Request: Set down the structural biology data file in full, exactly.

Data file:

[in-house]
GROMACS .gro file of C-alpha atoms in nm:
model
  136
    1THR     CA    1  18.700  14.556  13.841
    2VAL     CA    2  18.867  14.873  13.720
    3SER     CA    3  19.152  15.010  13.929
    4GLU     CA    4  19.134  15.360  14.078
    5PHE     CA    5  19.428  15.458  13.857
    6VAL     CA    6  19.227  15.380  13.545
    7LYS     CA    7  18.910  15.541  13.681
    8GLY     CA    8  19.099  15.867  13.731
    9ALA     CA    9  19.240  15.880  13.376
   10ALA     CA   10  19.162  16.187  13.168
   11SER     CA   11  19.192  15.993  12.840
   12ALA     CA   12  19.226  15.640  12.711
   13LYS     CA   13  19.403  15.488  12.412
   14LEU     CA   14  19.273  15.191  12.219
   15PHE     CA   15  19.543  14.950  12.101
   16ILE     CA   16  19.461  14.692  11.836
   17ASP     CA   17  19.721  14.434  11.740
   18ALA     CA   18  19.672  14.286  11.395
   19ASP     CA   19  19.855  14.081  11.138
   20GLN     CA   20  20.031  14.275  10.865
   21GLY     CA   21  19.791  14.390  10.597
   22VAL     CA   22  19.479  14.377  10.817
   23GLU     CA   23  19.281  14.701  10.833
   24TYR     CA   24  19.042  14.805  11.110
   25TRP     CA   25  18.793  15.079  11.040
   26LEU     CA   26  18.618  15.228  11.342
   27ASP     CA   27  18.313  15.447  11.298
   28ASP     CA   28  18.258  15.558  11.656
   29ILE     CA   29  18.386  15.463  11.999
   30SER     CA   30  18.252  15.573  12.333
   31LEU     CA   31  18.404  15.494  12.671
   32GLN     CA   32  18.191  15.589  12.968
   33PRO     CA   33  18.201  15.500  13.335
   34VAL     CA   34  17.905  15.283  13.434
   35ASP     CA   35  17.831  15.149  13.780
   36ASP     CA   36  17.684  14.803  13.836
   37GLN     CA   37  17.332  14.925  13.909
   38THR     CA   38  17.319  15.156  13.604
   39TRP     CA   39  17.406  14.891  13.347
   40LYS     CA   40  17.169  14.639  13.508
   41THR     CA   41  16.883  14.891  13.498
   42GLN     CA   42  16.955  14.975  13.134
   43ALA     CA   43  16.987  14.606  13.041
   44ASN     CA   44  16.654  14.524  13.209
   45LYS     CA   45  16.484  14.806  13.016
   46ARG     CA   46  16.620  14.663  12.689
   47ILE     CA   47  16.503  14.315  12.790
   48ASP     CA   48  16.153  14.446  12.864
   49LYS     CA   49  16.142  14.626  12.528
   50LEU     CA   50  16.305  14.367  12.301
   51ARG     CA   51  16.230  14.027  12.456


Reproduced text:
[in-house]
GROMACS .gro file of C-alpha atoms in nm:
model
  136
    1THR     CA    1  18.700  14.556  13.841
    2VAL     CA    2  18.867  14.873  13.720
    3SER     CA    3  19.152  15.010  13.929
    4GLU     CA    4  19.134  15.360  14.078
    5PHE     CA    5  19.428  15.458  13.857
    6VAL     CA    6  19.227  15.380  13.545
    7LYS     CA    7  18.910  15.541  13.681
    8GLY     CA    8  19.099  15.867  13.731
    9ALA     CA    9  19.240  15.880  13.376
   10ALA     CA   10  19.162  16.187  13.168
   11SER     CA   11  19.192  15.993  12.840
   12ALA     CA   12  19.226  15.640  12.711
   13LYS     CA   13  19.403  15.488  12.412
   14LEU     CA   14  19.273  15.191  12.219
   15PHE     CA   15  19.543  14.950  12.101
   16ILE     CA   16  19.461  14.692  11.836
   17ASP     CA   17  19.721  14.434  11.740
   18ALA     CA   18  19.672  14.286  11.395
   19ASP     CA   19  19.855  14.081  11.138
   20GLN     CA   20  20.031  14.275  10.865
   21GLY     CA   21  19.791  14.390  10.597
   22VAL     CA   22  19.479  14.377  10.817
   23GLU     CA   23  19.281  14.701  10.833
   24TYR     CA   24  19.042  14.805  11.110
   25TRP     CA   25  18.793  15.079  11.040
   26LEU     CA   26  18.618  15.228  11.342
   27ASP     CA   27  18.313  15.447  11.298
   28ASP     CA   28  18.258  15.558  11.656
   29ILE     CA   29  18.386  15.463  11.999
   30SER     CA   30  18.252  15.573  12.333
   31LEU     CA   31  18.404  15.494  12.671
   32GLN     CA   32  18.191  15.589  12.968
   33PRO     CA   33  18.201  15.500  13.335
   34VAL     CA   34  17.905  15.283  13.434
   35ASP     CA   35  17.831  15.149  13.780
   36ASP     CA   36  17.684  14.803  13.836
   37GLN     CA   37  17.332  14.925  13.909
   38THR     CA   38  17.319  15.156  13.604
   39TRP     CA   39  17.406  14.891  13.347
   40LYS     CA   40  17.169  14.639  13.508
   41THR     CA   41  16.883  14.891  13.498
   42GLN     CA   42  16.955  14.975  13.134
   43ALA     CA   43  16.987  14.606  13.041
   44ASN     CA   44  16.654  14.524  13.209
   45LYS     CA   45  16.484  14.806  13.016
   46ARG     CA   46  16.620  14.663  12.689
   47ILE     CA   47  16.503  14.315  12.790
   48ASP     CA   48  16.153  14.446  12.864
   49LYS     CA   49  16.142  14.626  12.528
   50LEU     CA   50  16.305  14.367  12.301
   51ARG     CA   51  16.230  14.027  12.456